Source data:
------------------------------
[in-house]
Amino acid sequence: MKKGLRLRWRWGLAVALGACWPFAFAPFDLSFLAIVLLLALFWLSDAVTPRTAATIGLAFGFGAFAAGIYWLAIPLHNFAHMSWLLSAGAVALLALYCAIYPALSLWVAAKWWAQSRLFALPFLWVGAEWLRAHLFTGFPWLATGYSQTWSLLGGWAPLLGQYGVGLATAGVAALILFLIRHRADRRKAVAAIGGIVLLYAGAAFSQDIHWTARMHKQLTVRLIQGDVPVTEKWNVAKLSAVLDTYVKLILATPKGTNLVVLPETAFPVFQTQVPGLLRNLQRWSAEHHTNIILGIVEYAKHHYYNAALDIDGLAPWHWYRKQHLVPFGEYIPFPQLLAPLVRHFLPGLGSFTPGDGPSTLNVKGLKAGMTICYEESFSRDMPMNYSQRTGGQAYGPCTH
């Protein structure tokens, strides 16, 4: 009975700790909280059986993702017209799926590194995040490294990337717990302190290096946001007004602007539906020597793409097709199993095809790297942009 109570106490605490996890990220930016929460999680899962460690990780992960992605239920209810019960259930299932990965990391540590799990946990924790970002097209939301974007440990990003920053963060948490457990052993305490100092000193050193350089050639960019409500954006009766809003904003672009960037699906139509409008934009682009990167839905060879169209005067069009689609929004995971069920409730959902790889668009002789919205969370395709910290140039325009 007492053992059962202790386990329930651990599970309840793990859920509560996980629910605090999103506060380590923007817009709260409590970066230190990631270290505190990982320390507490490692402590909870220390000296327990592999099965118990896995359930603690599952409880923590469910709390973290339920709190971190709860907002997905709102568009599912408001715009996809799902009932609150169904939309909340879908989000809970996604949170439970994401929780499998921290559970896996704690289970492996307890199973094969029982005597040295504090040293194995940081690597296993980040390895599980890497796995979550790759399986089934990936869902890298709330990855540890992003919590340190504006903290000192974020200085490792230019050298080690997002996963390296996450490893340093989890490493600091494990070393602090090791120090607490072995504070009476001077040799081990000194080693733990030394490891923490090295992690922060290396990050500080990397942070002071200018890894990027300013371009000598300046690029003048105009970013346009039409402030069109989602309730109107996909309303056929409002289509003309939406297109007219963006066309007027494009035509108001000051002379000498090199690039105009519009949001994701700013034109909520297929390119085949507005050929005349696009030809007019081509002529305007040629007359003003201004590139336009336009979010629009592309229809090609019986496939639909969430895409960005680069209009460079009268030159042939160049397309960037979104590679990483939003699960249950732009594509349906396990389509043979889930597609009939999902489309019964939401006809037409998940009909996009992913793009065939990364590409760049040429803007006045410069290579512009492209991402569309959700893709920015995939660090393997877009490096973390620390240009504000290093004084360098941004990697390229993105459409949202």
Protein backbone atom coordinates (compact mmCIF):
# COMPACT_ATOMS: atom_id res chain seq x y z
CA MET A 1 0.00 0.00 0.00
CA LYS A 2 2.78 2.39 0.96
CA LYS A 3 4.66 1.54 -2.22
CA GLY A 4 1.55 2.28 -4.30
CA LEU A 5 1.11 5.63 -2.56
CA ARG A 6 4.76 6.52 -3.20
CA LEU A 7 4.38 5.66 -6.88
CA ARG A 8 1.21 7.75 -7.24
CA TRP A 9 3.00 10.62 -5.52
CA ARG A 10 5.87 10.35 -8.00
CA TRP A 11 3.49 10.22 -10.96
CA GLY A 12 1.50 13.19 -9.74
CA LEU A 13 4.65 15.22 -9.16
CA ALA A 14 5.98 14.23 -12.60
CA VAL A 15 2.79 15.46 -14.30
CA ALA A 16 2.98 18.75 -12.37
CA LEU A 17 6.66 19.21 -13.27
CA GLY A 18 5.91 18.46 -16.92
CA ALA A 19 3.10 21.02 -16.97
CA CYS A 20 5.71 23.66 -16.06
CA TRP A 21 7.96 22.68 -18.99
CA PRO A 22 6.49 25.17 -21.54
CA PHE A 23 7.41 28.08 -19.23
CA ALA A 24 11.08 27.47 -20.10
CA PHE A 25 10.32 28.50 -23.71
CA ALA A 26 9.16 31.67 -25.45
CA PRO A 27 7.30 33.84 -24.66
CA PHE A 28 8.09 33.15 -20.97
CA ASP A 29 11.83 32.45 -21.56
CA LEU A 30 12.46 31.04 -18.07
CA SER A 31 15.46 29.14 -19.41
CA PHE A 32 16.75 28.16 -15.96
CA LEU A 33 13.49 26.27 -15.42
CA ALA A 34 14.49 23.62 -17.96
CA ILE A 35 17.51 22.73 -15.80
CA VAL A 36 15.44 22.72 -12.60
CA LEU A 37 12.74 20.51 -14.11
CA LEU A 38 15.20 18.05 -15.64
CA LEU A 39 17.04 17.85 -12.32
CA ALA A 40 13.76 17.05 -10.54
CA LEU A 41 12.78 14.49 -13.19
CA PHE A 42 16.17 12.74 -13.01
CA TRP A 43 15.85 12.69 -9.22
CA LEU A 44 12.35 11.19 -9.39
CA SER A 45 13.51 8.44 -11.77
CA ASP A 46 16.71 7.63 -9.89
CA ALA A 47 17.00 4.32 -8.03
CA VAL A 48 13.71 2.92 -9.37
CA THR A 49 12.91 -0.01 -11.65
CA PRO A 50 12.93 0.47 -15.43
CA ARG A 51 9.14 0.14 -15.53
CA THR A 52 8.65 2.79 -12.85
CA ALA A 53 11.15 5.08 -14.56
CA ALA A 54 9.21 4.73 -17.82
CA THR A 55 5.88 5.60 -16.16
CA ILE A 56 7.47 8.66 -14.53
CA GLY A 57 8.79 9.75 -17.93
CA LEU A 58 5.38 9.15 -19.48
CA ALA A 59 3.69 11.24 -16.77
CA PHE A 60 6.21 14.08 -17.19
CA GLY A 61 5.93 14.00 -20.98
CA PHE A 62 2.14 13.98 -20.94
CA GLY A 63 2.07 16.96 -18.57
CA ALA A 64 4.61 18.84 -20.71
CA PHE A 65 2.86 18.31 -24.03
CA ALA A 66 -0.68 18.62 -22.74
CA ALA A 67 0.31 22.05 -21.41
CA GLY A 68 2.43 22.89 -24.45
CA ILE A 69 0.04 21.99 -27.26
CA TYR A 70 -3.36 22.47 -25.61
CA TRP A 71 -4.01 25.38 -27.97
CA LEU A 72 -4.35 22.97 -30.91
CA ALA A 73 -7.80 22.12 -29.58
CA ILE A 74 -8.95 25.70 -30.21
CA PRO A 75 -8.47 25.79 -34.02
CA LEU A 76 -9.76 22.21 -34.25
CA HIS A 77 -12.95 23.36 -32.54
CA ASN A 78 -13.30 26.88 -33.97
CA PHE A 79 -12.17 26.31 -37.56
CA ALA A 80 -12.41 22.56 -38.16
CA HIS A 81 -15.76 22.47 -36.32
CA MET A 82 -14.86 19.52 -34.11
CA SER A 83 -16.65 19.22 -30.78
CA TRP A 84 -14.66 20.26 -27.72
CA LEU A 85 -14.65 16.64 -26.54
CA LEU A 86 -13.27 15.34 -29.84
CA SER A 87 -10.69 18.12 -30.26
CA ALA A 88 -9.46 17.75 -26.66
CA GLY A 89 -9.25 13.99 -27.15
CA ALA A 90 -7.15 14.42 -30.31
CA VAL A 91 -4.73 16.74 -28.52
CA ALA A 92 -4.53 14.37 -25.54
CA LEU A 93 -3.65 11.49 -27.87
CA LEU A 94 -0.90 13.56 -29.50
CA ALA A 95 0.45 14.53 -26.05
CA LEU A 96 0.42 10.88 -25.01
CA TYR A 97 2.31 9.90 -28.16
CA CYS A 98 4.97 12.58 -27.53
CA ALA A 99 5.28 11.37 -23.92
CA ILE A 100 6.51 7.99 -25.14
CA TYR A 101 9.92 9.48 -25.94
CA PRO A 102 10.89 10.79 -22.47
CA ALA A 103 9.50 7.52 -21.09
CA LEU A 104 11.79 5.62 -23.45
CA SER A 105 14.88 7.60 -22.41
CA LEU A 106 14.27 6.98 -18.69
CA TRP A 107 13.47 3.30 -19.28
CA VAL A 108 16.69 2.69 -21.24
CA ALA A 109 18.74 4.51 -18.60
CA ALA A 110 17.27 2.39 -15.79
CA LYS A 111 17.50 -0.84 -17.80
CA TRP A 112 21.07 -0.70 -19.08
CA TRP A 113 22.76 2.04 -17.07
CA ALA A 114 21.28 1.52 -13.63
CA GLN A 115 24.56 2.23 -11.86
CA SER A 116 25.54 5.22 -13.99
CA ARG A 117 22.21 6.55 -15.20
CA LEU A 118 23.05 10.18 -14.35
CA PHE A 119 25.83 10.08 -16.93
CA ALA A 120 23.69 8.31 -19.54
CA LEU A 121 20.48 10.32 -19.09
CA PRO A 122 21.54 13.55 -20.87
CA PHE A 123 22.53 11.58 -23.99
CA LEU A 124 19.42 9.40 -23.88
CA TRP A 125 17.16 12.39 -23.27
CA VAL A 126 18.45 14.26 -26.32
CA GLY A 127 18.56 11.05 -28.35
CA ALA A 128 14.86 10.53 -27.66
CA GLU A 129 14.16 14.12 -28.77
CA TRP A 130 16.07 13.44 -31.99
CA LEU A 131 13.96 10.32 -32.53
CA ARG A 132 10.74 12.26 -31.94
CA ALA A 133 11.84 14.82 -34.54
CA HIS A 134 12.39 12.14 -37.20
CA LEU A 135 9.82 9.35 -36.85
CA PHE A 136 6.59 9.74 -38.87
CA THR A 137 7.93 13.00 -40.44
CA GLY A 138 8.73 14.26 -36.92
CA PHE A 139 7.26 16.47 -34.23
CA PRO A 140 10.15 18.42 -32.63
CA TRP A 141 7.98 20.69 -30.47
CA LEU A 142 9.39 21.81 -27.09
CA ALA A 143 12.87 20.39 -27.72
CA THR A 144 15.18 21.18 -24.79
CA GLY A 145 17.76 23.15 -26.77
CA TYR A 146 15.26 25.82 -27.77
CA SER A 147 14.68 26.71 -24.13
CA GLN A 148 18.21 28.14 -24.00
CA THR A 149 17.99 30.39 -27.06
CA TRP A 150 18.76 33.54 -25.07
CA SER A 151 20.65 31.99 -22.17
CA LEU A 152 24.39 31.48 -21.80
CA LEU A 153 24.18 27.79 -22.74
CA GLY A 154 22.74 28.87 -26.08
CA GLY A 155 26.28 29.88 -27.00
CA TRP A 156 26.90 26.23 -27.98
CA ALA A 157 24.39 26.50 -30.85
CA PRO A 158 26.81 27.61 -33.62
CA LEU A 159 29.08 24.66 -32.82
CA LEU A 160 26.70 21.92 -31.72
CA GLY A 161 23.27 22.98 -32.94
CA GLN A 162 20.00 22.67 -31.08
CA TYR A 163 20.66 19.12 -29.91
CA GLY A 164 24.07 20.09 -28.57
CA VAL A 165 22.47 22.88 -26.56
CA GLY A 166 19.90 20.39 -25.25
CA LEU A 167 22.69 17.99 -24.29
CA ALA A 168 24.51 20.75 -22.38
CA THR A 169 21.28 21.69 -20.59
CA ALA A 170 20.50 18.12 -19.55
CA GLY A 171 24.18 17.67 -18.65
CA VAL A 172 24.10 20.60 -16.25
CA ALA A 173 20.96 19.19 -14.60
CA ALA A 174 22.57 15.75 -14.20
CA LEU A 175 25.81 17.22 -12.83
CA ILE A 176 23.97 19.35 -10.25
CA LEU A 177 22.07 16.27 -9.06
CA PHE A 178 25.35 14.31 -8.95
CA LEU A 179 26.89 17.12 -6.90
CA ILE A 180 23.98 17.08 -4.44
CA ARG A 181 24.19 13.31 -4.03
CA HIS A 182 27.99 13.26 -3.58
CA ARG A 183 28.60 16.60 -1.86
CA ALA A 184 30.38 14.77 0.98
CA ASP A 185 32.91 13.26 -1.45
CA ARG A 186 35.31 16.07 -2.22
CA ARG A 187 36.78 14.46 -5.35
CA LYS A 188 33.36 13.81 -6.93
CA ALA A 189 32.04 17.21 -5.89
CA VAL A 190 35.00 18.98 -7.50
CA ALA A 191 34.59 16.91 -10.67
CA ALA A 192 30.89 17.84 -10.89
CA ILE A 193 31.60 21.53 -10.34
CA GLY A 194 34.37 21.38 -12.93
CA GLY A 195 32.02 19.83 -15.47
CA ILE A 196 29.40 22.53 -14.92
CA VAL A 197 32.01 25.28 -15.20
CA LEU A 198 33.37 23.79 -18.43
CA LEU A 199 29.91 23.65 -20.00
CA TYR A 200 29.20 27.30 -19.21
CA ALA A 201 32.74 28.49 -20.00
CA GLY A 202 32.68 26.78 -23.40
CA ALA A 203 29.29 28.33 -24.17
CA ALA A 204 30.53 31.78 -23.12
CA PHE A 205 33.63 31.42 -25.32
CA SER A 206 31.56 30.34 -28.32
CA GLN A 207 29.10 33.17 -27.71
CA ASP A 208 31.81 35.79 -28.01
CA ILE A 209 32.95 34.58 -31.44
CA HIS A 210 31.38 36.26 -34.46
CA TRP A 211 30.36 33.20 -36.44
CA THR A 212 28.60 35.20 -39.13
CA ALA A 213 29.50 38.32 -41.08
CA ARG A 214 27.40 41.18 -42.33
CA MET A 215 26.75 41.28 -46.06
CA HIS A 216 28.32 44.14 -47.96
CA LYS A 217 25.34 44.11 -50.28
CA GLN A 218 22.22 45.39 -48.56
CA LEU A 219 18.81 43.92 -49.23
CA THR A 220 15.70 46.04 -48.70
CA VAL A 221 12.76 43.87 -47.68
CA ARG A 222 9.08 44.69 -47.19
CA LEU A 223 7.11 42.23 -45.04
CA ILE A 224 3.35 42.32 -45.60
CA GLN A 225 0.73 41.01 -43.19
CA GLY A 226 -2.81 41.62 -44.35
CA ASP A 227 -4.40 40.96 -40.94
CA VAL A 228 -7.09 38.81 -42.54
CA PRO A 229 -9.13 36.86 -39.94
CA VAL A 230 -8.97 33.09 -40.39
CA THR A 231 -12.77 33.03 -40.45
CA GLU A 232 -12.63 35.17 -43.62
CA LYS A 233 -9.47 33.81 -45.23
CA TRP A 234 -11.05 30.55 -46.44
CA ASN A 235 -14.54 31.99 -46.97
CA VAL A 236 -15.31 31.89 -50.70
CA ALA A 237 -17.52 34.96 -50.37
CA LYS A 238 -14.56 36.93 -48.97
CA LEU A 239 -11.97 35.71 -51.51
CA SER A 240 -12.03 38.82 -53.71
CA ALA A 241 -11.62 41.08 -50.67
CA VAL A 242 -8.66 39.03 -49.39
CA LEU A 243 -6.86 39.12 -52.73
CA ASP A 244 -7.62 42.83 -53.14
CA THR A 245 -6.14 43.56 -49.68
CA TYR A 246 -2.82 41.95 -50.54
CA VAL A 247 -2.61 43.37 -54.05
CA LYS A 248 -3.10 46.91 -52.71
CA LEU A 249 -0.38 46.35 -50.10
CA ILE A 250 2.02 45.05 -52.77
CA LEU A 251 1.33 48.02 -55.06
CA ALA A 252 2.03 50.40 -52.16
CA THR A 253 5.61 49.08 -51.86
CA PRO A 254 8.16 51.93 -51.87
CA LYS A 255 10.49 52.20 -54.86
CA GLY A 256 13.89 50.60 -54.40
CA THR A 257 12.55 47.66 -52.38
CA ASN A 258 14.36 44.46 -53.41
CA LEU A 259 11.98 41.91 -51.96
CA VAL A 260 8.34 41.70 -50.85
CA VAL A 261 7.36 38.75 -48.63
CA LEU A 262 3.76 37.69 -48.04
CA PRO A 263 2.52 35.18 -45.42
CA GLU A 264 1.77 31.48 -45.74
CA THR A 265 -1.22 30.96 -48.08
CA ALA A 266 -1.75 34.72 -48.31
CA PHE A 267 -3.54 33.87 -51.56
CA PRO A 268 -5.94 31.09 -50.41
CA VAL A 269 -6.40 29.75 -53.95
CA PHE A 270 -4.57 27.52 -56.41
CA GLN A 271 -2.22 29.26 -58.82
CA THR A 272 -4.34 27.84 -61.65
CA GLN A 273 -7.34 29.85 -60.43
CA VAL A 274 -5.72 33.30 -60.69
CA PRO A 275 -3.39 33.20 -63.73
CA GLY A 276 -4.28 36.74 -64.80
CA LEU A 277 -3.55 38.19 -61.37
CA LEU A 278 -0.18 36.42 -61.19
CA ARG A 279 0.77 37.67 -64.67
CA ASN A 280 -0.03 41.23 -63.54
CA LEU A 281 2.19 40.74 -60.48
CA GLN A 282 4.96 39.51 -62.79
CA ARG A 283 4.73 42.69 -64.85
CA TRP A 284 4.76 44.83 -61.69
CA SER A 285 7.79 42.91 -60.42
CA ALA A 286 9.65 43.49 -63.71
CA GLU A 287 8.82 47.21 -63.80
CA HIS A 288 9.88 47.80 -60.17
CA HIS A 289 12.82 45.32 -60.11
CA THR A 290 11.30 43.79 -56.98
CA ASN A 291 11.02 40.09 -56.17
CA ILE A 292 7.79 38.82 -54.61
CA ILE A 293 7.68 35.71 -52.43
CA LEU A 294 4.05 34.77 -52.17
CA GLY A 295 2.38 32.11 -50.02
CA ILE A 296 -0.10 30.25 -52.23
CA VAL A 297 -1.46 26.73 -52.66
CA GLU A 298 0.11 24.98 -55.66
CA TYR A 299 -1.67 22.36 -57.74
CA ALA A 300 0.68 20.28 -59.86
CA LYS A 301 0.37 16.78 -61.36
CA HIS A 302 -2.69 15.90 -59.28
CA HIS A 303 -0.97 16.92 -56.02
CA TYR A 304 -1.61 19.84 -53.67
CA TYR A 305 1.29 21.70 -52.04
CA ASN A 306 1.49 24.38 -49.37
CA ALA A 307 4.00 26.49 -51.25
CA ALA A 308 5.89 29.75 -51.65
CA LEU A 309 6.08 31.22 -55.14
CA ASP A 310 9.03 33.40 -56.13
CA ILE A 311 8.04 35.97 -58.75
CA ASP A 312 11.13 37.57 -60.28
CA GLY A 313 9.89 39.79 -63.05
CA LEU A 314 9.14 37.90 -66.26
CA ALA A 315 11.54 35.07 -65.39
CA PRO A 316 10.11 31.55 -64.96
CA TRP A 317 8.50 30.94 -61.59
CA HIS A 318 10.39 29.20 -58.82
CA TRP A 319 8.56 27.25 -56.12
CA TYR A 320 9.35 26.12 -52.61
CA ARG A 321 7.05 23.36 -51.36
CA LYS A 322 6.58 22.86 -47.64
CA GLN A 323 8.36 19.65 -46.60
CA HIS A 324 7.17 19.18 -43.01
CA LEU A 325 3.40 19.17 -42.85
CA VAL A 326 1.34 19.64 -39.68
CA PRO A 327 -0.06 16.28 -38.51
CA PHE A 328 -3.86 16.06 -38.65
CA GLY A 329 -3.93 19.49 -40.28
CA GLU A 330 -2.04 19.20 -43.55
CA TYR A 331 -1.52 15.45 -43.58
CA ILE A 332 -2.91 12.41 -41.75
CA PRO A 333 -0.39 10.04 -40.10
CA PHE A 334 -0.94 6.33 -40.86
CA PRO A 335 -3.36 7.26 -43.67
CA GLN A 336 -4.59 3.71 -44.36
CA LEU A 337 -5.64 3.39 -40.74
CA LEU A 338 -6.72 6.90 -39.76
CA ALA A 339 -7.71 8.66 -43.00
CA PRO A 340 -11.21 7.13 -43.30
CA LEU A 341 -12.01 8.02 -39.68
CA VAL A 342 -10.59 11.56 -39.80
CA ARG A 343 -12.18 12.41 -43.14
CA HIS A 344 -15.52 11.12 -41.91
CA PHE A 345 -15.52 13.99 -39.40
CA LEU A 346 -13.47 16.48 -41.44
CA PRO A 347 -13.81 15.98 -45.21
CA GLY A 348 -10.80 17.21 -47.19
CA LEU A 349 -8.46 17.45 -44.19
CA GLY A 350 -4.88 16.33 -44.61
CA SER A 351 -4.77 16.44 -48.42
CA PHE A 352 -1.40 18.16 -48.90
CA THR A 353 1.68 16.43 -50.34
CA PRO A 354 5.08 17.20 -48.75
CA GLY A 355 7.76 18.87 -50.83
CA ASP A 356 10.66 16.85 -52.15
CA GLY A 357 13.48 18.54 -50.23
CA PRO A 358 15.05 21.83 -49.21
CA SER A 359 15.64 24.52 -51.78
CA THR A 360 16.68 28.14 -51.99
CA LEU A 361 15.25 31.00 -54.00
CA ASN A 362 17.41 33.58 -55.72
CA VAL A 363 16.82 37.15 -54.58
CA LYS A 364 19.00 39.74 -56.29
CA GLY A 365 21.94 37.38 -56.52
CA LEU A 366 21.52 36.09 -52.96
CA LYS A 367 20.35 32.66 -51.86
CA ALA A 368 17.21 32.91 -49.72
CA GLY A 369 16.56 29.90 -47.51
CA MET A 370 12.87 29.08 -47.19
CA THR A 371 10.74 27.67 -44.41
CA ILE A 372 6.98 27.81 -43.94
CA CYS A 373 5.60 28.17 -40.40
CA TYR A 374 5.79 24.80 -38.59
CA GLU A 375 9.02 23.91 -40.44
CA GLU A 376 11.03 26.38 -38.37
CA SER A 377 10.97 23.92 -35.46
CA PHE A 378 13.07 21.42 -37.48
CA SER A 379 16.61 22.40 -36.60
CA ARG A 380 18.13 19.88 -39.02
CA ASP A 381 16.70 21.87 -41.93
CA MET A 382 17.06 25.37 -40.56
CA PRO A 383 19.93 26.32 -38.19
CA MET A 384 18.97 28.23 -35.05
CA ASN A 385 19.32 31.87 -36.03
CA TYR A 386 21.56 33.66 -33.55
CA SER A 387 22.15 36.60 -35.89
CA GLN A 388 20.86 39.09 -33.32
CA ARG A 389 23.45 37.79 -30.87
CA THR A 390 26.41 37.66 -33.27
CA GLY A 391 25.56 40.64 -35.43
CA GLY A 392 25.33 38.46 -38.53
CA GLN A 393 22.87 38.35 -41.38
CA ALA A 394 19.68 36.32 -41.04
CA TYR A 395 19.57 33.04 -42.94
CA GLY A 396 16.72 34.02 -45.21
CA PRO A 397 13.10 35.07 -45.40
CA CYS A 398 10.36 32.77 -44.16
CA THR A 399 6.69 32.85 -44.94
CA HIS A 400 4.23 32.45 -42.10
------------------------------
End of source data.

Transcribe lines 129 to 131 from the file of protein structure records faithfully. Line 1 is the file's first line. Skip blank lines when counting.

CA LEU A 124 19.42 9.40 -23.88
CA TRP A 125 17.16 12.39 -23.27
CA VAL A 126 18.45 14.26 -26.32